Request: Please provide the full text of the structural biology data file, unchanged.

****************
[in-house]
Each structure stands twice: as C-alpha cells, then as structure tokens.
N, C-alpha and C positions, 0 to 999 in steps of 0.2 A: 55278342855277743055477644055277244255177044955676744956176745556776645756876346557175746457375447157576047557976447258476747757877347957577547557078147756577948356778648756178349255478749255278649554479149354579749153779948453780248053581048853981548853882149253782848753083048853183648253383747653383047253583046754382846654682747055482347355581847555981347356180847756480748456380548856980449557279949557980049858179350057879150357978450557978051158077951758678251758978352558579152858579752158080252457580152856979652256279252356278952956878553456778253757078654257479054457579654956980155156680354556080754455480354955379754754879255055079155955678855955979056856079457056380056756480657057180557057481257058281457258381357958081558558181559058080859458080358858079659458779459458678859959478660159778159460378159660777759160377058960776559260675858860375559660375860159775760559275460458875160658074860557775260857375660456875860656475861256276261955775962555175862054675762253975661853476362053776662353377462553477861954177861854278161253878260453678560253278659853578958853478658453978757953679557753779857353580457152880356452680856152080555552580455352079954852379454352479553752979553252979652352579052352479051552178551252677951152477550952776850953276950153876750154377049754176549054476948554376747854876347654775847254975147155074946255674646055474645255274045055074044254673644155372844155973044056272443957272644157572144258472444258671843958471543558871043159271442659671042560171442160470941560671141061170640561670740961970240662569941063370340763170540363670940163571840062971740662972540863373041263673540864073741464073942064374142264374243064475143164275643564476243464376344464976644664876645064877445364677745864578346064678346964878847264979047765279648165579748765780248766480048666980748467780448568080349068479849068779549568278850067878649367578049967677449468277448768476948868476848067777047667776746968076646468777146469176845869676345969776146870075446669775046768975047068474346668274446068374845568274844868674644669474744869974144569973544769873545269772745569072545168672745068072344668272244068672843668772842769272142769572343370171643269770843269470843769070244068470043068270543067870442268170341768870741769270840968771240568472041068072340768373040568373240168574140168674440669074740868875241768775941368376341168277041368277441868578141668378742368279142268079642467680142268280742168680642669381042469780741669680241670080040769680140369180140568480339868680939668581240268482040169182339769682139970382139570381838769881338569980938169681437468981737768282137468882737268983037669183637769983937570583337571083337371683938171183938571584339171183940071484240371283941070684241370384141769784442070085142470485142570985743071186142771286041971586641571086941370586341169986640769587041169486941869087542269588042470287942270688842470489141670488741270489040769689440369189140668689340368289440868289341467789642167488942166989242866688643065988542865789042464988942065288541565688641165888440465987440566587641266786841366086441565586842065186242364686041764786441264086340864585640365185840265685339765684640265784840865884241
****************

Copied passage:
[in-house]
Each structure stands twice: as C-alpha cells, then as structure tokens.
N, C-alpha and C positions, 0 to 999 in steps of 0.2 A: 55278342855277743055477644055277244255177044955676744956176745556776645756876346557175746457375447157576047557976447258476747757877347957577547557078147756577948356778648756178349255478749255278649554479149354579749153779948453780248053581048853981548853882149253782848753083048853183648253383747653383047253583046754382846654682747055482347355581847555981347356180847756480748456380548856980449557279949557980049858179350057879150357978450557978051158077951758678251758978352558579152858579752158080252457580152856979652256279252356278952956878553456778253757078654257479054457579654956980155156680354556080754455480354955379754754879255055079155955678855955979056856079457056380056756480657057180557057481257058281457258381357958081558558181559058080859458080358858079659458779459458678859959478660159778159460378159660777759160377058960776559260675858860375559660375860159775760559275460458875160658074860557775260857375660456875860656475861256276261955775962555175862054675762253975661853476362053776662353377462553477861954177861854278161253878260453678560253278659853578958853478658453978757953679557753779857353580457152880356452680856152080555552580455352079954852379454352479553752979553252979652352579052352479051552178551252677951152477550952776850953276950153876750154377049754176549054476948554376747854876347654775847254975147155074946255674646055474645255274045055074044254673644155372844155973044056272443957272644157572144258472444258671843958471543558871043159271442659671042560171442160470941560671141061170640561670740961970240662569941063370340763170540363670940163571840062971740662972540863373041263673540864073741464073942064374142264374243064475143164275643564476243464376344464976644664876645064877445364677745864578346064678346964878847264979047765279648165579748765780248766480048666980748467780448568080349068479849068779549568278850067878649367578049967677449468277448768476948868476848067777047667776746968076646468777146469176845869676345969776146870075446669775046768975047068474346668274446068374845568274844868674644669474744869974144569973544769873545269772745569072545168672745068072344668272244068672843668772842769272142769572343370171643269770843269470843769070244068470043068270543067870442268170341768870741769270840968771240568472041068072340768373040568373240168574140168674440669074740868875241768775941368376341168277041368277441868578141668378742368279142268079642467680142268280742168680642669381042469780741669680241670080040769680140369180140568480339868680939668581240268482040169182339769682139970382139570381838769881338569980938169681437468981737768282137468882737268983037669183637769983937570583337571083337371683938171183938571584339171183940071484240371283941070684241370384141769784442070085142470485142570985743071186142771286041971586641571086941370586341169986640769587041169486941869087542269588042470287942270688842470489141670488741270489040769689440369189140668689340368289440868289341467789642167488942166989242866688643065988542865789042464988942065288541565688641165888440465987440566587641266786841366086441565586842065186242364686041764786441264086340864585640365185840265685339765684640265784840865884241